One of the available features is the selection of three different EQ curves: RIAA (the most often used EQ curve nowadays) plus Decca-London and American-Colombia. Useful if you care about such things. Despite the early adoption of RIAA, you’d be surprised at how many records there are out there, from around 1980 backwards, that don’t utilise RIAA. You see, there was a difference between agreeing to RIAA and actually doing something about it so some record labels were a bit tardy. Gold Note goes further by adding an ‘enhanced’ version of all three, something I also recently saw on a iFi phono amplifier, effectively giving you a full choice of six curves.
So what does it sound like?
I began with an MC configuration and a standard RIAA curve and a copy of Joe Jackson’s high energy jazz LP, Jumpin’ Jive and the track, Jumpin’ with Symphony Sid.
To begin, I ran the PH-10 at zero gain but found the unit was a tad sharp in the upper frequencies for my cartridge. It’s solid state approach a bit too edgy so I decided to ask the phono amp to back off a bit, reducing the gain to -3db. This exercise was a good one because it showed how the PH-10 could be changed on the fly and results could be compared instantaneously. Each change muted the music but a second or two after the change was instigated, back came the music and the alteration could be judged accordingly. Here, my gain reduction hit my cartridge’s sweet spot.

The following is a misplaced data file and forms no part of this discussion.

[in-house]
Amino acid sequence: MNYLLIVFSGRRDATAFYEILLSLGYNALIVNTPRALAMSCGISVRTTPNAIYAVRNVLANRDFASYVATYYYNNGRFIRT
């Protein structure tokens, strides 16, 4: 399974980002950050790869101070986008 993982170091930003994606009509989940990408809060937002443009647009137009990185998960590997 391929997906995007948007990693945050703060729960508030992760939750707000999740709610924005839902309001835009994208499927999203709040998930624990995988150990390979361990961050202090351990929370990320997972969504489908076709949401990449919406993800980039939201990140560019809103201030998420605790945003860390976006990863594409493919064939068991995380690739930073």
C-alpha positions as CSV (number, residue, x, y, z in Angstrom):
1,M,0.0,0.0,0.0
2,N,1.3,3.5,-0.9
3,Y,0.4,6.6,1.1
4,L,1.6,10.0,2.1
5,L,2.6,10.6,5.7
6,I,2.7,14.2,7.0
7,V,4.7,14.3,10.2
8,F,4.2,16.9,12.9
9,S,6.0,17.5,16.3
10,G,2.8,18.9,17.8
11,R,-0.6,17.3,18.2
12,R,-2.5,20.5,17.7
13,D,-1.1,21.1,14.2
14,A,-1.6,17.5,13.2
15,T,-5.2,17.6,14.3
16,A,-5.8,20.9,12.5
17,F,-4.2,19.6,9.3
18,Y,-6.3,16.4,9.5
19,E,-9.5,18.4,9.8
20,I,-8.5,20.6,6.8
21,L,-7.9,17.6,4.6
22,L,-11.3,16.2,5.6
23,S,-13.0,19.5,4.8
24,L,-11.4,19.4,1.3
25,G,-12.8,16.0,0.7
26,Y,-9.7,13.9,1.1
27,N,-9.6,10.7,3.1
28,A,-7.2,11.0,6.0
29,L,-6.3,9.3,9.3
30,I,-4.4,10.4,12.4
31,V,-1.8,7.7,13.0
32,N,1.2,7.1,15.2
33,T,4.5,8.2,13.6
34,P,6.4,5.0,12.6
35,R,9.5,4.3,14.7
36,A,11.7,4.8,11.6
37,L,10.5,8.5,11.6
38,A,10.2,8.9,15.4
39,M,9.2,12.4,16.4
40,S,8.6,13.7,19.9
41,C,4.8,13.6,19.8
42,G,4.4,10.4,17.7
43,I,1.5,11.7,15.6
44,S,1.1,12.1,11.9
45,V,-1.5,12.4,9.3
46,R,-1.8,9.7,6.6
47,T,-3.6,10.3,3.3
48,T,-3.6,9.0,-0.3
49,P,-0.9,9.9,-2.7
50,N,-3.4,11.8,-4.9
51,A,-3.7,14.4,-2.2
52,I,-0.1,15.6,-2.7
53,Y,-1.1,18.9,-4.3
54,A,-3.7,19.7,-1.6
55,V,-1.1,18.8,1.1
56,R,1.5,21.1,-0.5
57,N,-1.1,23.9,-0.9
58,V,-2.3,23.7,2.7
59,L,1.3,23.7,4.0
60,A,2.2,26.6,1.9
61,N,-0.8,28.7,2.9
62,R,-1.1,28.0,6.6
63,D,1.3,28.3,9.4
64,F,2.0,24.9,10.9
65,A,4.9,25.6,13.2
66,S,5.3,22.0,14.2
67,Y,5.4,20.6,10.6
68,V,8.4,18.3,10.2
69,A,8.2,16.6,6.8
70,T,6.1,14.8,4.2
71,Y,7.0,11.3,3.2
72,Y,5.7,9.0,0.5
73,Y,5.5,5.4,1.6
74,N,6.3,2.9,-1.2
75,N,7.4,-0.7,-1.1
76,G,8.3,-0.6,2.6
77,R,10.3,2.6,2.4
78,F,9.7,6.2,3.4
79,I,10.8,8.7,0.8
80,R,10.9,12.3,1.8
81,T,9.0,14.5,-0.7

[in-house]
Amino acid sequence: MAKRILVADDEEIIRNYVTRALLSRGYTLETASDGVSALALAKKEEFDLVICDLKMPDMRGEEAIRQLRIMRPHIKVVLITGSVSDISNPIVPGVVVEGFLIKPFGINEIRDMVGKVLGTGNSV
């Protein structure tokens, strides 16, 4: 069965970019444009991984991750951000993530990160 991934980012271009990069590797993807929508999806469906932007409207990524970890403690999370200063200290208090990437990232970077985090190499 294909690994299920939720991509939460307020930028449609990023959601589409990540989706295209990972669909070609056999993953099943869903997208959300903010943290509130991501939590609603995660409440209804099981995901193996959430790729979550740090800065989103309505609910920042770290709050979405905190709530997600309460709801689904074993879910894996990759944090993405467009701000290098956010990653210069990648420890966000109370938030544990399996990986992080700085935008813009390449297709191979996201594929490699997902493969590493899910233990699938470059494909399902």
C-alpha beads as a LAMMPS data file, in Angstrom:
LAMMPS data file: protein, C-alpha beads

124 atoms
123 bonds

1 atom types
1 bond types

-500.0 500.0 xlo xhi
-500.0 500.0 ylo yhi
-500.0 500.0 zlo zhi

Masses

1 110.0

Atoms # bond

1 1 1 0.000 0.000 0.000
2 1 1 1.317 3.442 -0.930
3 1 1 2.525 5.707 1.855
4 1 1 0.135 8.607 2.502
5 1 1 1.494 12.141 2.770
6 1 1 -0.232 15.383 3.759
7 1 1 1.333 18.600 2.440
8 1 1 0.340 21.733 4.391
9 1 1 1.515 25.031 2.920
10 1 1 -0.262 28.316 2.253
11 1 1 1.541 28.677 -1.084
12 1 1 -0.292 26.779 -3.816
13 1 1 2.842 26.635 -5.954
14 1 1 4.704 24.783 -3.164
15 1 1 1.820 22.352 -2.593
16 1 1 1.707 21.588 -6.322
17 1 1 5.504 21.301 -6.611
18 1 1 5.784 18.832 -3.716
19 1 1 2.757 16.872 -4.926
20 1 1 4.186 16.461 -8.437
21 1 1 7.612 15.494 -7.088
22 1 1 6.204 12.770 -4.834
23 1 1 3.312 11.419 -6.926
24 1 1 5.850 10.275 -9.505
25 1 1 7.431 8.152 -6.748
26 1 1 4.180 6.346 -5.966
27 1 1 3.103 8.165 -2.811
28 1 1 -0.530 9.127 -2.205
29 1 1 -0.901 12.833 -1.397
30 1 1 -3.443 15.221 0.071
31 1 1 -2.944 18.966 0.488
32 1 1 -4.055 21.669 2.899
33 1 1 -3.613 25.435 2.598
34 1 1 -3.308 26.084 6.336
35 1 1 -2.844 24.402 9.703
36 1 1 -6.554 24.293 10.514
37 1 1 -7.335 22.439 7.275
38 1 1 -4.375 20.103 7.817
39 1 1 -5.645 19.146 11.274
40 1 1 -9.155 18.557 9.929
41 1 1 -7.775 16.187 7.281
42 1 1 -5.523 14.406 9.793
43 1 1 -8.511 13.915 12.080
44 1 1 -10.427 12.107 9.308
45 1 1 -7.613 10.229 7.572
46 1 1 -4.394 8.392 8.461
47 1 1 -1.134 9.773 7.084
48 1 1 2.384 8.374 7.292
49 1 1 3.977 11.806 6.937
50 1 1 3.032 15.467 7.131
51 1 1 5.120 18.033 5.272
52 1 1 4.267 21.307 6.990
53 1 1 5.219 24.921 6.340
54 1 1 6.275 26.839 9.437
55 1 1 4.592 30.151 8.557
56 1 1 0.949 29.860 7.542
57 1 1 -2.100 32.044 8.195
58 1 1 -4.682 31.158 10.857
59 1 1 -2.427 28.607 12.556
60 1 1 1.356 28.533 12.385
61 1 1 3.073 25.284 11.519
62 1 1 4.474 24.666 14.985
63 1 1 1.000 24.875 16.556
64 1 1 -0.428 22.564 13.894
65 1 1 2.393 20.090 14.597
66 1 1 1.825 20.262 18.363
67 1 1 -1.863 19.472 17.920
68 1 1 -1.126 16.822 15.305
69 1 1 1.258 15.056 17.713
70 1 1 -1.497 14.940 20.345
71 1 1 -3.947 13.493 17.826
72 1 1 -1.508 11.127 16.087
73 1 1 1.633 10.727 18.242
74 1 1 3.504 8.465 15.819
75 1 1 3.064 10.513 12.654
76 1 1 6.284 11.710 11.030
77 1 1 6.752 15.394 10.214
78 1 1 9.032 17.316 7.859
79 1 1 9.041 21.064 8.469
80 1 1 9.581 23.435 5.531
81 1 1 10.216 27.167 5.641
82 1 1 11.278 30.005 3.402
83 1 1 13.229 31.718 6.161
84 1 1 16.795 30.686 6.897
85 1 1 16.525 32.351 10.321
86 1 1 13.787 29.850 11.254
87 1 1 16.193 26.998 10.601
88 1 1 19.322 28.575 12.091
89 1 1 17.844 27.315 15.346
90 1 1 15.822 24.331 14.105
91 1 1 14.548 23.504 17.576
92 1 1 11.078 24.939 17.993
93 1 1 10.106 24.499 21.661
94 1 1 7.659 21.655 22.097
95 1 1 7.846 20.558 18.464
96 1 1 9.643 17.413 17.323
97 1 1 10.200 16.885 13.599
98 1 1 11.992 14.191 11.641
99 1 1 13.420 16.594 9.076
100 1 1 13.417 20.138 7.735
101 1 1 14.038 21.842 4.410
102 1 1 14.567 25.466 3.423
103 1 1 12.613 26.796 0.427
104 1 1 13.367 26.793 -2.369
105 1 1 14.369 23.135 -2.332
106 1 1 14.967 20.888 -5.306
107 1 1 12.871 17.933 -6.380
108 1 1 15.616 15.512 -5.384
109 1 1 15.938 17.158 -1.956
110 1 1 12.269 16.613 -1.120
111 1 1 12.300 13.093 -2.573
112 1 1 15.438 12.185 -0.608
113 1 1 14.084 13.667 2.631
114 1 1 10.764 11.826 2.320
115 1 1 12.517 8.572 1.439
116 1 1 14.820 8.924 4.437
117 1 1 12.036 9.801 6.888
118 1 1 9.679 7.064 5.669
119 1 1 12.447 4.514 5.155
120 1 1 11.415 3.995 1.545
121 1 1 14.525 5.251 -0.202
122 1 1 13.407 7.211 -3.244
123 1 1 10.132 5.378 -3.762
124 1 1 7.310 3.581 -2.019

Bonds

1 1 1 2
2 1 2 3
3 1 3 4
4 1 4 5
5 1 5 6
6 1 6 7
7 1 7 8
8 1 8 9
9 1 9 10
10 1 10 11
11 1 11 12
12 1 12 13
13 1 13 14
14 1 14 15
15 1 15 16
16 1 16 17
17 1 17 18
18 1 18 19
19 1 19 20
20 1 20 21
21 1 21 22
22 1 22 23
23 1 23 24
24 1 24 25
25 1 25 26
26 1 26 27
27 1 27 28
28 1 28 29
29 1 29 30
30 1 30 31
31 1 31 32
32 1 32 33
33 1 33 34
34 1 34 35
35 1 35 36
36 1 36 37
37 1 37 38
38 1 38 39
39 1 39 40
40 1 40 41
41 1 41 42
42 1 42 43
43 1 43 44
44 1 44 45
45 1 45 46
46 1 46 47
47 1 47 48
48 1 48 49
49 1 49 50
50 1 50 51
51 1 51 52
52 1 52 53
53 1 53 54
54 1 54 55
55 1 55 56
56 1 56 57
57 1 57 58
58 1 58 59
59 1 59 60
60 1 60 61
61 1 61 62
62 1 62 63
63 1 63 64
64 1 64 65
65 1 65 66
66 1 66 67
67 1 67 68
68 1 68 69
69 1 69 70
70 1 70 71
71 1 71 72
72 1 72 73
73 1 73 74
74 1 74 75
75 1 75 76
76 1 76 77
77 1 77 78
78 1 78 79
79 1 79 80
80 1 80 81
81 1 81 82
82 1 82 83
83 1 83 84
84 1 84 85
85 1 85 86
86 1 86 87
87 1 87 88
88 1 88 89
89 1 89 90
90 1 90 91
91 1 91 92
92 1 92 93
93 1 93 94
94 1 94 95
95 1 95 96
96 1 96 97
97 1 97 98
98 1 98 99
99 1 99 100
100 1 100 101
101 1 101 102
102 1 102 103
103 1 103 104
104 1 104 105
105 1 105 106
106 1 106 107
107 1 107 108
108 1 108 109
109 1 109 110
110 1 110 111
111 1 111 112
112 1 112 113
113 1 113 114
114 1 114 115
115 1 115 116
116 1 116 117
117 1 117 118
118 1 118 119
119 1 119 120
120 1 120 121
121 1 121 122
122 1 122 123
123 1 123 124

This resulted in a low noise output with a clarity that draws you into the music. Your ears feel free to roam around the inside of the soundstage, picking up nuggets of information at leisure. The PH-10 calmly did its job, so you never feel rushed or tense when listening. There was no cramped upper mids and no pinching of the treble so you tend to relax into music.
Overall, the soundstage was neutral but never dull. Detail flowered across the soundstage like a well populated garden. Yes, compared to much more expensive phono amps, the very tip of the dynamic range was a touch blunted but I would be horribly picky to even see this as an issue. Actually, that comment is in itself a compliment because I’m hunting for problems even compared to expensive models. That is, the differences between the PH-10 and a phono amplifier at double the price are small indeed.
So, the lead vocal was beautifully emotive and textured, treble performance was sublime, piano and percussion around the midrange was calm, informative and transparent while bass offered a character that pushed the track onwards, ever onewards.
I then turned to Doris Day on the CBS label and the track, Night Life, from 1963’s LP, Love Him. To be frank, I had no idea if this LP was recorded using RIAA or Colombia’s own EQ curve but my own curiosity was peaked, so I gave it a go.